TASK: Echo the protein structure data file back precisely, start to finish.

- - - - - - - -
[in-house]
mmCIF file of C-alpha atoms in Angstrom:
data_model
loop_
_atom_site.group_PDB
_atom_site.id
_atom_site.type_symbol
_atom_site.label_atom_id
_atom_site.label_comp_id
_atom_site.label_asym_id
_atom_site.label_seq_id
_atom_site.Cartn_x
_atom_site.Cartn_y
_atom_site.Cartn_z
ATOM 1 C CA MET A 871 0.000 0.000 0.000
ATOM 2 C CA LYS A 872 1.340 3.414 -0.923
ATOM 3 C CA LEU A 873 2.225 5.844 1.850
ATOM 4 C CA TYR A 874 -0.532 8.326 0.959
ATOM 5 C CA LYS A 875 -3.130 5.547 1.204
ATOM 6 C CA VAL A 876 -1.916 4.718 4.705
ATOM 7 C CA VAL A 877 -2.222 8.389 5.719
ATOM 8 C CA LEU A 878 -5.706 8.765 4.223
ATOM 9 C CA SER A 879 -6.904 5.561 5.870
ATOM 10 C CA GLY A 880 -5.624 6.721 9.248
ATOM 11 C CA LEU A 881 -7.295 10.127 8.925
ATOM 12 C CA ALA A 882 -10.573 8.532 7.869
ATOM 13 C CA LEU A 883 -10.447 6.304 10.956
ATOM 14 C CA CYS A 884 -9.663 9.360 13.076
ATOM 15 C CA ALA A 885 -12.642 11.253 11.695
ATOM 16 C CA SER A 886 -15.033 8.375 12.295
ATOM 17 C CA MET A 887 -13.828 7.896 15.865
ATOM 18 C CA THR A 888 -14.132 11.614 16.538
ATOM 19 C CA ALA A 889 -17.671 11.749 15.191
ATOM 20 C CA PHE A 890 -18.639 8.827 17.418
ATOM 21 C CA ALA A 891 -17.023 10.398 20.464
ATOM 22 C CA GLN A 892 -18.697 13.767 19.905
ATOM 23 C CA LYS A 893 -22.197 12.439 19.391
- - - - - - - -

[in-house]
mmCIF file of C-alpha atoms in Angstrom:
data_model
loop_
_atom_site.group_PDB
_atom_site.id
_atom_site.type_symbol
_atom_site.label_atom_id
_atom_site.label_comp_id
_atom_site.label_asym_id
_atom_site.label_seq_id
_atom_site.Cartn_x
_atom_site.Cartn_y
_atom_site.Cartn_z
ATOM 1 C CA MET A 871 0.000 0.000 0.000
ATOM 2 C CA LYS A 872 1.340 3.414 -0.923
ATOM 3 C CA LEU A 873 2.225 5.844 1.850
ATOM 4 C CA TYR A 874 -0.532 8.326 0.959
ATOM 5 C CA LYS A 875 -3.130 5.547 1.204
ATOM 6 C CA VAL A 876 -1.916 4.718 4.705
ATOM 7 C CA VAL A 877 -2.222 8.389 5.719
ATOM 8 C CA LEU A 878 -5.706 8.765 4.223
ATOM 9 C CA SER A 879 -6.904 5.561 5.870
ATOM 10 C CA GLY A 880 -5.624 6.721 9.248
ATOM 11 C CA LEU A 881 -7.295 10.127 8.925
ATOM 12 C CA ALA A 882 -10.573 8.532 7.869
ATOM 13 C CA LEU A 883 -10.447 6.304 10.956
ATOM 14 C CA CYS A 884 -9.663 9.360 13.076
ATOM 15 C CA ALA A 885 -12.642 11.253 11.695
ATOM 16 C CA SER A 886 -15.033 8.375 12.295
ATOM 17 C CA MET A 887 -13.828 7.896 15.865
ATOM 18 C CA THR A 888 -14.132 11.614 16.538
ATOM 19 C CA ALA A 889 -17.671 11.749 15.191
ATOM 20 C CA PHE A 890 -18.639 8.827 17.418
ATOM 21 C CA ALA A 891 -17.023 10.398 20.464
ATOM 22 C CA GLN A 892 -18.697 13.767 19.905
ATOM 23 C CA LYS A 893 -22.197 12.439 19.391